April 5, 1863 (Sunday)
For Confederate General William Wing Loring, the past week had been filled with dismay and consternation as he watched more and more Federal reinforcements appear before him at Fort Pemberton, Mississippi.
He and his band of Rebels had driven off two Union ironclads several times before the Federals retreated. Loring was, of course, thrilled at first, basking in the triumph of his own success. A few short days later, however, the Federals were back and had come with more infantry transports.
In the ensuing week and a half, the numbers before him grew. On April 1st, the Federals erected a land battery larger than the one they had established during their previous visit. The next day, he reported that the enemy’s infantry transports were being sent back empty in order to bring down more soldiers.
On the 3rd, 3,000 addition enemy troops landed and he called to General Pemberton, commanding the Rebel troops in Mississippi, to send more guns, more ammunition, more rockets. “This fight, from the preparations making by the enemy, will be desperate,” he pleaded. In hopes of softening the enemy, he began shelling their lines. They, of course, returned fire from the land battery.
The day after, he received the news that seventeen fully loaded Federal transports were en route to Fort Pemberton, giving the enemy 10,000 addition troops. For Loring, there were no extra guns, but he had been reinforced with an entire brigade. Knowing this, “Can you send us entrenching tools?,” was all he asked. At this point, he had more troops than his Union counterparts. But he knew that the additional Yankee reinforcements would soon throw the balance against them.
Loring was hardly content with simply remaining in the fort and allowing the Yankees to overrun it. As the transports were arriving, he sent out a reconnaissance in force. They found a good location and commenced to send three artillery shells into one of the ships packed with Union soldiers, “doing considerable damage among them, and disabling the boat.”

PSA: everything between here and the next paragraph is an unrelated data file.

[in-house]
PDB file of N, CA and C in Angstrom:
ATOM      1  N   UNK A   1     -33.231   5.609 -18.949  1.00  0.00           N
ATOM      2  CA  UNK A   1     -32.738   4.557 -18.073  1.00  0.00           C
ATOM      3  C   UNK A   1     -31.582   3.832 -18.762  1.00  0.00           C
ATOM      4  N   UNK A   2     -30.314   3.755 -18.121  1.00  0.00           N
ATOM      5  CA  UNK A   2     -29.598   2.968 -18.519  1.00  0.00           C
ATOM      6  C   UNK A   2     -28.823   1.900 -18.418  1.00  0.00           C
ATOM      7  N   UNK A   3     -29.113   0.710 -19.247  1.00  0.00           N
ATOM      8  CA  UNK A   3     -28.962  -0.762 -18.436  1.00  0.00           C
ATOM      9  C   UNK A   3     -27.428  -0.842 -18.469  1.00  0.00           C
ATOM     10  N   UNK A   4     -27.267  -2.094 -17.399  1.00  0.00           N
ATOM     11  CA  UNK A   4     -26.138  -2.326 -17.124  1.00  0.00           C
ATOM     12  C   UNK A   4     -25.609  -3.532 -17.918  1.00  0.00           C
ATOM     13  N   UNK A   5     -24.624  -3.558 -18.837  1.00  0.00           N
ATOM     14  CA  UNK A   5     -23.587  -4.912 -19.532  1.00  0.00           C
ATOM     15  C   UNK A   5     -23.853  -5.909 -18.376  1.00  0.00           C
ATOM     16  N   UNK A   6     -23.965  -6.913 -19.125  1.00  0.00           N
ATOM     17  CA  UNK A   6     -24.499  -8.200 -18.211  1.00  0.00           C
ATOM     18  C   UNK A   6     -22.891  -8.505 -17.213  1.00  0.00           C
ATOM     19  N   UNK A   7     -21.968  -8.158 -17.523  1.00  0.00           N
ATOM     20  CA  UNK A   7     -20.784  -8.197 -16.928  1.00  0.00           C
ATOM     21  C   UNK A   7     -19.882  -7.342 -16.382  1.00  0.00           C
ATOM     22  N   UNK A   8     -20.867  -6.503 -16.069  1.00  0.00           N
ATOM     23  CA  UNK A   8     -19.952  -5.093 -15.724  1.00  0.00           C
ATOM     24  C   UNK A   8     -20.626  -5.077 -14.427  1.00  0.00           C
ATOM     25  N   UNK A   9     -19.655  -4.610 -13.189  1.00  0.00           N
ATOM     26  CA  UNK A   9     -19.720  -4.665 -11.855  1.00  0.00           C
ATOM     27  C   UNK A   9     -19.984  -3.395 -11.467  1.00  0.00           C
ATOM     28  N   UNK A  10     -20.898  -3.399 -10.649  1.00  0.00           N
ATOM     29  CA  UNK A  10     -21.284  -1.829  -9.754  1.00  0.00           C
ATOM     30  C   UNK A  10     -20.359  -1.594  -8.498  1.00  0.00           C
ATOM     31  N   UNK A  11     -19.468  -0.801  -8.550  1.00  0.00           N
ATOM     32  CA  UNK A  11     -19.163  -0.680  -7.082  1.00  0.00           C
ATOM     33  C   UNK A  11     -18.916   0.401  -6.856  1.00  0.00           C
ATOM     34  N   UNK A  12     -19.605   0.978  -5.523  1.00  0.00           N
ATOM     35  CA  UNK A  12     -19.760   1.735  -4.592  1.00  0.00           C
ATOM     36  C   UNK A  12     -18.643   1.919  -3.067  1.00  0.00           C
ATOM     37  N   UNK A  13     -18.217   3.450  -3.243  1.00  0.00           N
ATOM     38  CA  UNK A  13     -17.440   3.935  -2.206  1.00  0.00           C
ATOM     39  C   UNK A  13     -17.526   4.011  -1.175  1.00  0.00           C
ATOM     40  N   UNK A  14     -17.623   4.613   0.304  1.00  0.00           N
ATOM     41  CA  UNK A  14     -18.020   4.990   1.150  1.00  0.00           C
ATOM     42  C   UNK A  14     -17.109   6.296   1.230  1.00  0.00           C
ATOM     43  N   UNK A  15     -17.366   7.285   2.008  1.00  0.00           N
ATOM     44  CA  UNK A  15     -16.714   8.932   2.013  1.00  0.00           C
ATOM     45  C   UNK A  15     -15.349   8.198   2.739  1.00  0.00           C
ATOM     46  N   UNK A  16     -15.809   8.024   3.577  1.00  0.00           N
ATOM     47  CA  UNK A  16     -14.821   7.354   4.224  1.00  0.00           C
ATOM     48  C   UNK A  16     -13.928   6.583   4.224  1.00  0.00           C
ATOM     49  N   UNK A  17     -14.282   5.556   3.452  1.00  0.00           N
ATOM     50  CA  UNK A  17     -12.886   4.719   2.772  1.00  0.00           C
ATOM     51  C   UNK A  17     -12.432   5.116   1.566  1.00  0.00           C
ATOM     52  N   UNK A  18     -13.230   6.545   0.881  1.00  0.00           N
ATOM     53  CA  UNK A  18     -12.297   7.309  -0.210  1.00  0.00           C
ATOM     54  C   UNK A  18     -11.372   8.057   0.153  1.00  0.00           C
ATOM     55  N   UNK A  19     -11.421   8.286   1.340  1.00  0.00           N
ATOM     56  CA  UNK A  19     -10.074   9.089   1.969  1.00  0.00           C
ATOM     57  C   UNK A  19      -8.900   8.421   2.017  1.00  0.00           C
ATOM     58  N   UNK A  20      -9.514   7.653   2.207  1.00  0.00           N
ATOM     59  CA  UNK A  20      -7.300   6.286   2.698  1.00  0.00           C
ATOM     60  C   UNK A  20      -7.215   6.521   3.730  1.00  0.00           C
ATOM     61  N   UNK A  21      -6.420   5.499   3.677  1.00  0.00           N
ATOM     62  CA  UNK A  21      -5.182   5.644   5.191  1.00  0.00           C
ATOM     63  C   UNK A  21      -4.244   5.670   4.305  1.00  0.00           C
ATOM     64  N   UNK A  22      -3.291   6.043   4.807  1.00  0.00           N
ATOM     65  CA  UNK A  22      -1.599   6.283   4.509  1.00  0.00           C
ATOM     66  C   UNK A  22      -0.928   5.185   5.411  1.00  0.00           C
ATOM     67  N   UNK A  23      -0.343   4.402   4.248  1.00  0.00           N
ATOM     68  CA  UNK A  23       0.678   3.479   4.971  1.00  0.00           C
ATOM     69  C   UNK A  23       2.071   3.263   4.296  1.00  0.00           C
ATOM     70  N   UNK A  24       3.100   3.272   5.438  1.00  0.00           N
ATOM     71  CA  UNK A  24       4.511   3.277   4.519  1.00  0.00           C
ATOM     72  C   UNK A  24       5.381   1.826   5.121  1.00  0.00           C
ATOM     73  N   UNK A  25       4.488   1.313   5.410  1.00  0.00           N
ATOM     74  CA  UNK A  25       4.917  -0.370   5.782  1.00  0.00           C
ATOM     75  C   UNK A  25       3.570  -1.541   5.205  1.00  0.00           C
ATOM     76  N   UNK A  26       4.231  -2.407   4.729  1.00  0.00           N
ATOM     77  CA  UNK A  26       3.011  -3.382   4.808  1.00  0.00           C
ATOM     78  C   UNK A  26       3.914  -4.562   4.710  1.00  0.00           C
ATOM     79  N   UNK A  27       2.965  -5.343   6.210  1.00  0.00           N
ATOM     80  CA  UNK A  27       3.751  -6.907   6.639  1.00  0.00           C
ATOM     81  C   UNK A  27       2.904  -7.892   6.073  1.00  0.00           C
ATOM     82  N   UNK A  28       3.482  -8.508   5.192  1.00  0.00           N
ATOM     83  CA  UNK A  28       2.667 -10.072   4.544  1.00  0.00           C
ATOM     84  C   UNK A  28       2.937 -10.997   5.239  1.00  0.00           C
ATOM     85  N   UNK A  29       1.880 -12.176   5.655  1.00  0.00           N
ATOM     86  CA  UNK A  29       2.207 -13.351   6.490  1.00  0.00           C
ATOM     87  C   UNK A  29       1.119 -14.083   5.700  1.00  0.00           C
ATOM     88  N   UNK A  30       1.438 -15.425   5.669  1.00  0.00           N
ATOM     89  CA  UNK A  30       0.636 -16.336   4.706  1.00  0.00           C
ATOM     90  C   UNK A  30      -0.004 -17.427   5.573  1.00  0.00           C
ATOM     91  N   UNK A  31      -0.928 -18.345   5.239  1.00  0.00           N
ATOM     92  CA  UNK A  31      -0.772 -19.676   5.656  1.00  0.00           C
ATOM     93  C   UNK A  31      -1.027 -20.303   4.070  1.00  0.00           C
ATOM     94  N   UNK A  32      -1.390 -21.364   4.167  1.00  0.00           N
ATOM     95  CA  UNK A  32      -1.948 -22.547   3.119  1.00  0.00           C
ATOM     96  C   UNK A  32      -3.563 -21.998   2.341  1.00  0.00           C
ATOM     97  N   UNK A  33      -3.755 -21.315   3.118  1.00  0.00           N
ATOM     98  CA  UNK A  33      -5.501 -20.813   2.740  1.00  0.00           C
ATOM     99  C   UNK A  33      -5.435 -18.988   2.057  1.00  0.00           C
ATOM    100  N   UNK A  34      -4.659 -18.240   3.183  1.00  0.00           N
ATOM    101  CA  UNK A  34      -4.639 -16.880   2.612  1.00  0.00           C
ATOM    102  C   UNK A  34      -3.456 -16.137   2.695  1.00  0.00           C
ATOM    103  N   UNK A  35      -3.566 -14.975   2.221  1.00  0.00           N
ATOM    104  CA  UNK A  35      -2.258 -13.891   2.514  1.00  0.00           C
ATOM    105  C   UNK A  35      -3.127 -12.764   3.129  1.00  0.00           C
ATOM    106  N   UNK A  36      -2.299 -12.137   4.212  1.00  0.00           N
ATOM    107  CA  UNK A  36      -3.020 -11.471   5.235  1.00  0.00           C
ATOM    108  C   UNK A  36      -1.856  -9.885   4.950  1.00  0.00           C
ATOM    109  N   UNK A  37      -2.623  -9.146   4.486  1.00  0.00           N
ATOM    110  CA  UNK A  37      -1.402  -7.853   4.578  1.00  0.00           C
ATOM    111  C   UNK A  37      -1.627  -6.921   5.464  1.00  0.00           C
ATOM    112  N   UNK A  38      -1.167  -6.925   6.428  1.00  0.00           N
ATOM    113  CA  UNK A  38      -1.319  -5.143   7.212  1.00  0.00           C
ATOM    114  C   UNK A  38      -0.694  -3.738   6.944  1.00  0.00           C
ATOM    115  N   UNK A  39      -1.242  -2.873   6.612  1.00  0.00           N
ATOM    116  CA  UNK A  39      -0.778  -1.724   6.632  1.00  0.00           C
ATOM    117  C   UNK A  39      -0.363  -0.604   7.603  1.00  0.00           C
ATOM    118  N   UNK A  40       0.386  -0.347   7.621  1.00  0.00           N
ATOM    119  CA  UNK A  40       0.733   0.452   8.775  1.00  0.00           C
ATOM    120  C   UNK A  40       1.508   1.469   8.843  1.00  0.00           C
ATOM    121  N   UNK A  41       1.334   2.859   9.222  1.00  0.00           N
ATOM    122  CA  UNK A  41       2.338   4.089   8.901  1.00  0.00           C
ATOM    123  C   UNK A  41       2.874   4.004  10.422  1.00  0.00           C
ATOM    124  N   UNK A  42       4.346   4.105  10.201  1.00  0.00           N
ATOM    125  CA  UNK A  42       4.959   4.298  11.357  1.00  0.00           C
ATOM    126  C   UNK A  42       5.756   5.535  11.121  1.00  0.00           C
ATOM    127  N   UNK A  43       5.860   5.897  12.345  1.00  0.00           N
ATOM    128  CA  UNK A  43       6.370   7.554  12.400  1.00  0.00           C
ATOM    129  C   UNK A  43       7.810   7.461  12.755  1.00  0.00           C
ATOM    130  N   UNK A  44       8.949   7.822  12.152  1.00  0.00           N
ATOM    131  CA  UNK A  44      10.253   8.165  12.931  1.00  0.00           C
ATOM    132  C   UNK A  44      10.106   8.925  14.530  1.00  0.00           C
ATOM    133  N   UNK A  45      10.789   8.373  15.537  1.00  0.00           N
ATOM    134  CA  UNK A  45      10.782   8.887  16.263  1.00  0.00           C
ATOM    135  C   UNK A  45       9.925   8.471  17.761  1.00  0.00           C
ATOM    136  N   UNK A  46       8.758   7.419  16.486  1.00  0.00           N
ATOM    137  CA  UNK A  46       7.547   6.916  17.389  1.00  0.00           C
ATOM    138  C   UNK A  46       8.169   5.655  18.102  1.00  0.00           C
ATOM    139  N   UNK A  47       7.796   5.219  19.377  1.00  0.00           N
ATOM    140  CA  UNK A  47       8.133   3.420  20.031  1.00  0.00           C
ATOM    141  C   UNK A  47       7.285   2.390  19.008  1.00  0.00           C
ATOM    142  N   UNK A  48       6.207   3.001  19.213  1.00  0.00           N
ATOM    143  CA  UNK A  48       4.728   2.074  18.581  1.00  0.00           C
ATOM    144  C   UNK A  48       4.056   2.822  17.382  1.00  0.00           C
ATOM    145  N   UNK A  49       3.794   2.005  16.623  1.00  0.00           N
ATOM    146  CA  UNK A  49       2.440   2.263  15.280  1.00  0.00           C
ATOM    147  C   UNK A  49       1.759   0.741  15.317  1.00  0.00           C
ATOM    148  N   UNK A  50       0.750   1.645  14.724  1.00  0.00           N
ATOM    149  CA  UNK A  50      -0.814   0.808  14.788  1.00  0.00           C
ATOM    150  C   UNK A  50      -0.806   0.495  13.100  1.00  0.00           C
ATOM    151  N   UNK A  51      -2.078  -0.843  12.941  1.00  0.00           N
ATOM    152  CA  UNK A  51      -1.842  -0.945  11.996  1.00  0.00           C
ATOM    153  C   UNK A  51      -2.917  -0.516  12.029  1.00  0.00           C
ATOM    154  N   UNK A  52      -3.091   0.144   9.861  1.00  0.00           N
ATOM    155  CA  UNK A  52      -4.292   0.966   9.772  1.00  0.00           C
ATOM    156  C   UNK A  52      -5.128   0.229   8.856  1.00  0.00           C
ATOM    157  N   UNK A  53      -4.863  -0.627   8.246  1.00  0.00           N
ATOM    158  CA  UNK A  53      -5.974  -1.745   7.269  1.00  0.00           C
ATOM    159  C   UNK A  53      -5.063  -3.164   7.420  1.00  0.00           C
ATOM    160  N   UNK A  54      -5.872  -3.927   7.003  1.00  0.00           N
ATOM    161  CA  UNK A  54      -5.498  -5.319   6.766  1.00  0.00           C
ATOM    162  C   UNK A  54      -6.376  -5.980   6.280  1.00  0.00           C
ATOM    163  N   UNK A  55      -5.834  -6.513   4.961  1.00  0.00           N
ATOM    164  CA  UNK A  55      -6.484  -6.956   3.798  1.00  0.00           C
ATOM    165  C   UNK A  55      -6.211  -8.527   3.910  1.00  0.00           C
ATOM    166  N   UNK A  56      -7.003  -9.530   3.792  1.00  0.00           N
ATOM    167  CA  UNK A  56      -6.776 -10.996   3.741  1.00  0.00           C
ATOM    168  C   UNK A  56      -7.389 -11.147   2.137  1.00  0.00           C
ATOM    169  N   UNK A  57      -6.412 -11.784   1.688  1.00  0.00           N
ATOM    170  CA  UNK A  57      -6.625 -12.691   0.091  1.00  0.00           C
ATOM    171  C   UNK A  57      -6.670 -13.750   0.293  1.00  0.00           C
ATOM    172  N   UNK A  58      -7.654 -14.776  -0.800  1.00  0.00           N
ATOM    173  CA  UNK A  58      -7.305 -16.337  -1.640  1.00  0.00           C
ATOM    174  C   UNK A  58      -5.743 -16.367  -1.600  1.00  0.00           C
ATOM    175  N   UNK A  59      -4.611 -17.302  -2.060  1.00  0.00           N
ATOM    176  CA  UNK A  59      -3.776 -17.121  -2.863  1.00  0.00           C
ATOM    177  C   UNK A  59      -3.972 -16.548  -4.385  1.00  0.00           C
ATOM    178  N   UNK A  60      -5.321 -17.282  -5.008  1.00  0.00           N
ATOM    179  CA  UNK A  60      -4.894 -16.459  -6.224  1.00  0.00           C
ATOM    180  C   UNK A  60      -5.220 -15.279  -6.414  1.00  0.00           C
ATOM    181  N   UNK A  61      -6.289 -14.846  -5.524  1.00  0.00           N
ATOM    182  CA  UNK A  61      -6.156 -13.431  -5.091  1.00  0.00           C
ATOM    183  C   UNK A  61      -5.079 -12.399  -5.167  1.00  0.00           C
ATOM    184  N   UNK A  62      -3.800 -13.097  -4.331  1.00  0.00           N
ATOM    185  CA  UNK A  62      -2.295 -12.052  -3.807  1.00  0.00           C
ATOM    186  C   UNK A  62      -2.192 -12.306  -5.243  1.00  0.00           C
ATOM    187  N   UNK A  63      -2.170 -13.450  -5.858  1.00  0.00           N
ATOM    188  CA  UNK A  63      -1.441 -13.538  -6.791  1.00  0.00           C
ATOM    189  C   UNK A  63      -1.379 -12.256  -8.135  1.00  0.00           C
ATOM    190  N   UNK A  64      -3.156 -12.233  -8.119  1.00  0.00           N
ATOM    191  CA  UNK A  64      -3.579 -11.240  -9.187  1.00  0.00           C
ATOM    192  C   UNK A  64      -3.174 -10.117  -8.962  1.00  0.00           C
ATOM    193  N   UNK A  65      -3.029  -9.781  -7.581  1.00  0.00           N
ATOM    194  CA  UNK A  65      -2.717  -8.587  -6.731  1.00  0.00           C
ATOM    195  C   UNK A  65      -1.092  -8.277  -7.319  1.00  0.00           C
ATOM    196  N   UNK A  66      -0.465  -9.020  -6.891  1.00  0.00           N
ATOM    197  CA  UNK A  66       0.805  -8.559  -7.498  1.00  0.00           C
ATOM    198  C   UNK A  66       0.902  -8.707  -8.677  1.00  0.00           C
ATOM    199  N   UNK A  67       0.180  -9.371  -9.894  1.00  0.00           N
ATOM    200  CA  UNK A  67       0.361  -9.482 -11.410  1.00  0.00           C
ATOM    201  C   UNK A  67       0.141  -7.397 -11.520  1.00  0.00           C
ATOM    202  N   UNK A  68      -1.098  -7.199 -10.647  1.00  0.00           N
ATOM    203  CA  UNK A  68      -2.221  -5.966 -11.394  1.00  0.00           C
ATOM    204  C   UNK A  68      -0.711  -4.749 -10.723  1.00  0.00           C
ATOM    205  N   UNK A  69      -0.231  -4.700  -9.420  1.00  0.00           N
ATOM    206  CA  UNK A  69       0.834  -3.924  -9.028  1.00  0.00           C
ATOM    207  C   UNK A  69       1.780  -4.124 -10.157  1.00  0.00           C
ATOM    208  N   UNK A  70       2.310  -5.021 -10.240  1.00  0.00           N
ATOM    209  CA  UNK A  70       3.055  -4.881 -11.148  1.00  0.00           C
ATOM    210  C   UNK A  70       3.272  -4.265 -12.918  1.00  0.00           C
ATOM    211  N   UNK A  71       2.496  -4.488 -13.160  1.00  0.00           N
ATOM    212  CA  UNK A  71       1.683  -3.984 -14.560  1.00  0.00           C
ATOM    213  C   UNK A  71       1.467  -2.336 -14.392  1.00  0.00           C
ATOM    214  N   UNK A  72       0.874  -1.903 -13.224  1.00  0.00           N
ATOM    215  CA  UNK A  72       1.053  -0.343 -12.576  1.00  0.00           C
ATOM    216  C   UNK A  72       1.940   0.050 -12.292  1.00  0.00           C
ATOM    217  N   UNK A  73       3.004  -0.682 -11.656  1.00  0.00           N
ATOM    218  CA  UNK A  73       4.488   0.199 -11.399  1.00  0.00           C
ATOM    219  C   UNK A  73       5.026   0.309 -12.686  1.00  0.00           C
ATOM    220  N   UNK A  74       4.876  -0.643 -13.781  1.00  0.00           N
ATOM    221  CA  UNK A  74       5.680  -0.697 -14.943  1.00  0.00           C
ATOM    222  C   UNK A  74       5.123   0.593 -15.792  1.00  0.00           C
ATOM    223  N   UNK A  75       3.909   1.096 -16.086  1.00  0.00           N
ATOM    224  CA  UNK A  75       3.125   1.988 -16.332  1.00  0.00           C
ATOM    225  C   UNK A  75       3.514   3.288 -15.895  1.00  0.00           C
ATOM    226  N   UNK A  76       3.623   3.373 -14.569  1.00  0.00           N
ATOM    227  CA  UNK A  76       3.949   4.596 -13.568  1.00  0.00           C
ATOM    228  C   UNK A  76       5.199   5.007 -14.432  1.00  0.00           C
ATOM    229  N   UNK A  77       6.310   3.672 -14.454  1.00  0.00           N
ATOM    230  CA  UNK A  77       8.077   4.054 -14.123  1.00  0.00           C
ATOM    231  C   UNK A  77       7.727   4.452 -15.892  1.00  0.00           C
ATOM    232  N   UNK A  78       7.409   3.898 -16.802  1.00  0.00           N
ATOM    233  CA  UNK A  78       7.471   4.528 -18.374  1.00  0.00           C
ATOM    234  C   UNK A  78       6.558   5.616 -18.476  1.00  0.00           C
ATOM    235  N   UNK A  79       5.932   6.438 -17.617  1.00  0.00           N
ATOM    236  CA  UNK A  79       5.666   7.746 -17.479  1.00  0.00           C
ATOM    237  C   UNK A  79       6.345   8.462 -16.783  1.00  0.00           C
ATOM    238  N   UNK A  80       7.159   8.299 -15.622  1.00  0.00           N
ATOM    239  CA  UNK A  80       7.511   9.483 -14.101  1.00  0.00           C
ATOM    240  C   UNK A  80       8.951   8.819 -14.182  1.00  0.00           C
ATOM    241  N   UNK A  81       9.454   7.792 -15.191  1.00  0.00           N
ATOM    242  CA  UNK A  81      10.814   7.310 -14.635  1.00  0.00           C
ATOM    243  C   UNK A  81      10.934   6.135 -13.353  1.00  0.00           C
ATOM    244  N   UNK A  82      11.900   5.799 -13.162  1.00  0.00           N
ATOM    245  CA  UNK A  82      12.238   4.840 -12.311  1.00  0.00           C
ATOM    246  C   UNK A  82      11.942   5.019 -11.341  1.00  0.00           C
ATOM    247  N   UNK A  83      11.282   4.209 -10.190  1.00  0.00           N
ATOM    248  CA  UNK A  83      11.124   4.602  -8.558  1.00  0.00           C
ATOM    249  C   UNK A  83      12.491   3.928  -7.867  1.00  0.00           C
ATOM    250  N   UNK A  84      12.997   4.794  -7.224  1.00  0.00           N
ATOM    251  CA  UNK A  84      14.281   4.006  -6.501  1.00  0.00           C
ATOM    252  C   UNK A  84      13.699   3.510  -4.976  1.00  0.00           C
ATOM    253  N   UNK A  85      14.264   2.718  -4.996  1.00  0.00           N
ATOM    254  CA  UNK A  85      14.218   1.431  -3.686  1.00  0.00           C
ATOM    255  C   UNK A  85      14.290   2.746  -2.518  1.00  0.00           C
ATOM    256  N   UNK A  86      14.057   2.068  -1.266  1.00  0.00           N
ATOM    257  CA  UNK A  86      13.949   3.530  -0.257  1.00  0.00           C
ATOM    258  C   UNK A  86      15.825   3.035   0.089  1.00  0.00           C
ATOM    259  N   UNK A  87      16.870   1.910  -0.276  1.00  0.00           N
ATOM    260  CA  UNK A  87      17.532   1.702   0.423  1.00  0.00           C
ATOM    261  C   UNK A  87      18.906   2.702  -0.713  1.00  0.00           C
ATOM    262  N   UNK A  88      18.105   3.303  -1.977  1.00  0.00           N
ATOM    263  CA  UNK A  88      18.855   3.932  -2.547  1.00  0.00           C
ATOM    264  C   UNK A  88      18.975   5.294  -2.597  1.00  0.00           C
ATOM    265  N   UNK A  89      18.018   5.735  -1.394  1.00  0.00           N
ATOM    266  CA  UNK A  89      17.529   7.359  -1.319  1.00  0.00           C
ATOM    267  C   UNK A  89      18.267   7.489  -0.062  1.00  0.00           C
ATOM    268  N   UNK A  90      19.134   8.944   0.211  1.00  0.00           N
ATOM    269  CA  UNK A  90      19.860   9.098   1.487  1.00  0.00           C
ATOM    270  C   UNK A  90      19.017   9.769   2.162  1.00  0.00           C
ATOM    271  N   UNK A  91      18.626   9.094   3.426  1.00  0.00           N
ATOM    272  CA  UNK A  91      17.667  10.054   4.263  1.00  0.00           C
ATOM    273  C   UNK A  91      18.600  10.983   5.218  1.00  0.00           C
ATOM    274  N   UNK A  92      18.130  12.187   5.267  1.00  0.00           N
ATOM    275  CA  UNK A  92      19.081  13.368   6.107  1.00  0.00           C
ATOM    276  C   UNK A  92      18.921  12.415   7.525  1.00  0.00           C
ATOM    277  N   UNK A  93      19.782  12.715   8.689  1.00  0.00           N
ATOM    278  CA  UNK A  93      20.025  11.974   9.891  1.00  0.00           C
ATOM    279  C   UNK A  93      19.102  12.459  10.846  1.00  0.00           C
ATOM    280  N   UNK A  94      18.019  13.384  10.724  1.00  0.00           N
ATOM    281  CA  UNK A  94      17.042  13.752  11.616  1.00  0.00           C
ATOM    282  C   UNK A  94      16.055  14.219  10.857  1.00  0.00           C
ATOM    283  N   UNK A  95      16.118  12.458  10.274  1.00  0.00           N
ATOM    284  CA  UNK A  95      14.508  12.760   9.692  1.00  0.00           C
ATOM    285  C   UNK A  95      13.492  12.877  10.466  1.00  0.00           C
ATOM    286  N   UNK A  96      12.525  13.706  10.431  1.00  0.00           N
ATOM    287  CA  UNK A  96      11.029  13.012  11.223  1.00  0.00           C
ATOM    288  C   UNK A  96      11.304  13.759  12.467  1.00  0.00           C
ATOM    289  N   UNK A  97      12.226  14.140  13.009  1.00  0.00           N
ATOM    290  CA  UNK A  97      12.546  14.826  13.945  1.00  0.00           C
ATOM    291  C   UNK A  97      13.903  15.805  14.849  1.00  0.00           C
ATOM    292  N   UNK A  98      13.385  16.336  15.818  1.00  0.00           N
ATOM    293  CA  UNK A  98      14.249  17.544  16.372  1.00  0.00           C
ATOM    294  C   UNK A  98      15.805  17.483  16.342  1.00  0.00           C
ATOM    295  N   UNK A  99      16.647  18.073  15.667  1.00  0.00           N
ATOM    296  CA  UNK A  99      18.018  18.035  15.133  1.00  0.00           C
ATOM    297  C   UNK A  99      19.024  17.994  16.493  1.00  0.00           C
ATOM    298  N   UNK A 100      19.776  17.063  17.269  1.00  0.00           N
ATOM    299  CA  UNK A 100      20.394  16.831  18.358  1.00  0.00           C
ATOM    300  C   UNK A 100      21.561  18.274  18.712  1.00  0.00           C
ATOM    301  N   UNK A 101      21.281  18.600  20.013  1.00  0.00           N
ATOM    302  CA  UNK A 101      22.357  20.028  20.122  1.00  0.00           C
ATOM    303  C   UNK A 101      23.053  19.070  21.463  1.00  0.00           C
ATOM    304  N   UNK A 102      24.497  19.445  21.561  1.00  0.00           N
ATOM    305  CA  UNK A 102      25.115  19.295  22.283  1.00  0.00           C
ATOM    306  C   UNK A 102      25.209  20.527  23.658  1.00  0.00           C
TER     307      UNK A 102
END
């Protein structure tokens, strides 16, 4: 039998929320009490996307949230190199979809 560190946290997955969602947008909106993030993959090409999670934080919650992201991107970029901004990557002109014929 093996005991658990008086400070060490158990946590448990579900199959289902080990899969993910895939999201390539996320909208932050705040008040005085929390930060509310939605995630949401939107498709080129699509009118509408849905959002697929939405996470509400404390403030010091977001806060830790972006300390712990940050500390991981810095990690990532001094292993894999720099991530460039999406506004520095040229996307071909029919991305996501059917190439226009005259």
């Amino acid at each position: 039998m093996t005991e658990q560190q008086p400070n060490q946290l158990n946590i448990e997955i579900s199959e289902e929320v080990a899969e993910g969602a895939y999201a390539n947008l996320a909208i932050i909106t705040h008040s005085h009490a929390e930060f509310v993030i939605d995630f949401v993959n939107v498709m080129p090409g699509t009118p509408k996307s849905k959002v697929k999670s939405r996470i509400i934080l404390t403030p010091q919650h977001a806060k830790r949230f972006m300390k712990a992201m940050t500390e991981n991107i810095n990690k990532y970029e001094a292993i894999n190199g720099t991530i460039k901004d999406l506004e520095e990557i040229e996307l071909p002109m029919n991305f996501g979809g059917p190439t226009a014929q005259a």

As the night of the 4th thickened, reports began to come in that the enemy was retreating. On the morning of this date, it was clear. “The enemy commenced embarking last night at 10 o’clock,” wired Loring, “and before day this morning were in rapid retreat, after re-enforcing yesterday 10,000 men.” He was convinced that the reconnaissance in force and the shelling of the infantry transports “influenced their retreat.”
While the shelling was, no doubt, troublesome, it wasn’t what sent the Federals back up the river. While the Federal officer in command had been convinced that his force could take the Rebel fortification, General Grant, commanding the entire Army of the Tennessee, was not. He had formulated what he believed to be a better idea to get at Vicksburg and needed all the troops he could muster.
Quinby’s expedition had been doomed long before that. On March 23rd, Grant began siphoning off Federal reinforcements headed down Yazoo Pass before they even got started. In a message, Grant then allowed Quinby to be the deciding factor. It was up to him to determine whether Fort Pemberton could be taken.
On the 28th, Grant wired General Benjamin Prentiss, Quniby’s commander: “The troops that have gone down Yazoo Pass are now ordered back. On their return to Helena, debark them, and send Hovey’s division immediately down to join General McClernand at Milliken’s Bend.” It wasn’t until the 4th that Grant’s message got to Quinby and the retreat commenced.
“By daylight,” reported General Loring of this date, “they were in rapid retreat up the river. We can hear of them steaming toward the Pass. How far they have got we are not fully advised, but think that they will go entirely through to the Mississippi.”
He was right. Fort Pemberton was saved. The back door to Vicksburg was still closed.1
- Sources: Official Records, Series 1, Vol. 24, Part 1, p418-421; Part 3, p133, 134, 151. [↩]